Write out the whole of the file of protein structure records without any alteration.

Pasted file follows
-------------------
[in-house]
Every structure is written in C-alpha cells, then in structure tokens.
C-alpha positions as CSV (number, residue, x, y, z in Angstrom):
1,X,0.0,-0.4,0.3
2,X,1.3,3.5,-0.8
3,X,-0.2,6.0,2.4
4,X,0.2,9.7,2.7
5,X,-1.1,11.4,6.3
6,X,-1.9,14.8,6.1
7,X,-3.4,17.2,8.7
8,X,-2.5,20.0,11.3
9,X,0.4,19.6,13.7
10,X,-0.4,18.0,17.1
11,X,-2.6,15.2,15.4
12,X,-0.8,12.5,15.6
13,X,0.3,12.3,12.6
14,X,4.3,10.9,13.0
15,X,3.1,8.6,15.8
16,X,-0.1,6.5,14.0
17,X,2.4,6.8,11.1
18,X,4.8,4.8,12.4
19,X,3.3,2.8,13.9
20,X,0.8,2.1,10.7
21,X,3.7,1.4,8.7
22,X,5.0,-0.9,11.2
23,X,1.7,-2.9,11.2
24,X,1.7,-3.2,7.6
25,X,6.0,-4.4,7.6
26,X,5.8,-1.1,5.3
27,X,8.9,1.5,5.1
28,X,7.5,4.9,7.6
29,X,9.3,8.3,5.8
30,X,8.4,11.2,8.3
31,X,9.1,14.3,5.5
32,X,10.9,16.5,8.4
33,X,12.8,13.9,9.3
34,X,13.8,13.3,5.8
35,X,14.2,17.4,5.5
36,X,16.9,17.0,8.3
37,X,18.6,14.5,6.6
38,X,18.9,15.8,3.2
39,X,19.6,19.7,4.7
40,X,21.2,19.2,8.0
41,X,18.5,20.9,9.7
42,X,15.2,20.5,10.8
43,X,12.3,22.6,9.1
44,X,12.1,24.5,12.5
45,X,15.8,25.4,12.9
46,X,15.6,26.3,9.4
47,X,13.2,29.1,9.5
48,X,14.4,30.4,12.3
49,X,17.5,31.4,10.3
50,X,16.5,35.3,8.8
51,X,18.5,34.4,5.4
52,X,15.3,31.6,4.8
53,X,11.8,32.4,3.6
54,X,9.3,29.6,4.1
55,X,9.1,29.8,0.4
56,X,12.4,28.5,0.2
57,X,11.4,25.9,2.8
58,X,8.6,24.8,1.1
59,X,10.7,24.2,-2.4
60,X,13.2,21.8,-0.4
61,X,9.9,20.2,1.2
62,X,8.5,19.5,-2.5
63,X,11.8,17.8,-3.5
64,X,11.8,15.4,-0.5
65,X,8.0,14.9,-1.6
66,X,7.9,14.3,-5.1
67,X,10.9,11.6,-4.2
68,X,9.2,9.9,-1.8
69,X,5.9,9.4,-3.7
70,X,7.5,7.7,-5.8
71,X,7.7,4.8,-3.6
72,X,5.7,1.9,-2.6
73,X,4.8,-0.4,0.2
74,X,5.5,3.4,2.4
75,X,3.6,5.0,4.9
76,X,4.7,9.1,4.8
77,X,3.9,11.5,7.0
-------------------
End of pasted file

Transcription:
[in-house]
Every structure is written in C-alpha cells, then in structure tokens.
C-alpha positions as CSV (number, residue, x, y, z in Angstrom):
1,X,0.0,-0.4,0.3
2,X,1.3,3.5,-0.8
3,X,-0.2,6.0,2.4
4,X,0.2,9.7,2.7
5,X,-1.1,11.4,6.3
6,X,-1.9,14.8,6.1
7,X,-3.4,17.2,8.7
8,X,-2.5,20.0,11.3
9,X,0.4,19.6,13.7
10,X,-0.4,18.0,17.1
11,X,-2.6,15.2,15.4
12,X,-0.8,12.5,15.6
13,X,0.3,12.3,12.6
14,X,4.3,10.9,13.0
15,X,3.1,8.6,15.8
16,X,-0.1,6.5,14.0
17,X,2.4,6.8,11.1
18,X,4.8,4.8,12.4
19,X,3.3,2.8,13.9
20,X,0.8,2.1,10.7
21,X,3.7,1.4,8.7
22,X,5.0,-0.9,11.2
23,X,1.7,-2.9,11.2
24,X,1.7,-3.2,7.6
25,X,6.0,-4.4,7.6
26,X,5.8,-1.1,5.3
27,X,8.9,1.5,5.1
28,X,7.5,4.9,7.6
29,X,9.3,8.3,5.8
30,X,8.4,11.2,8.3
31,X,9.1,14.3,5.5
32,X,10.9,16.5,8.4
33,X,12.8,13.9,9.3
34,X,13.8,13.3,5.8
35,X,14.2,17.4,5.5
36,X,16.9,17.0,8.3
37,X,18.6,14.5,6.6
38,X,18.9,15.8,3.2
39,X,19.6,19.7,4.7
40,X,21.2,19.2,8.0
41,X,18.5,20.9,9.7
42,X,15.2,20.5,10.8
43,X,12.3,22.6,9.1
44,X,12.1,24.5,12.5
45,X,15.8,25.4,12.9
46,X,15.6,26.3,9.4
47,X,13.2,29.1,9.5
48,X,14.4,30.4,12.3
49,X,17.5,31.4,10.3
50,X,16.5,35.3,8.8
51,X,18.5,34.4,5.4
52,X,15.3,31.6,4.8
53,X,11.8,32.4,3.6
54,X,9.3,29.6,4.1
55,X,9.1,29.8,0.4
56,X,12.4,28.5,0.2
57,X,11.4,25.9,2.8
58,X,8.6,24.8,1.1
59,X,10.7,24.2,-2.4
60,X,13.2,21.8,-0.4
61,X,9.9,20.2,1.2
62,X,8.5,19.5,-2.5
63,X,11.8,17.8,-3.5
64,X,11.8,15.4,-0.5
65,X,8.0,14.9,-1.6
66,X,7.9,14.3,-5.1
67,X,10.9,11.6,-4.2
68,X,9.2,9.9,-1.8
69,X,5.9,9.4,-3.7
70,X,7.5,7.7,-5.8
71,X,7.7,4.8,-3.6
72,X,5.7,1.9,-2.6
73,X,4.8,-0.4,0.2
74,X,5.5,3.4,2.4
75,X,3.6,5.0,4.9
76,X,4.7,9.1,4.8
77,X,3.9,11.5,7.0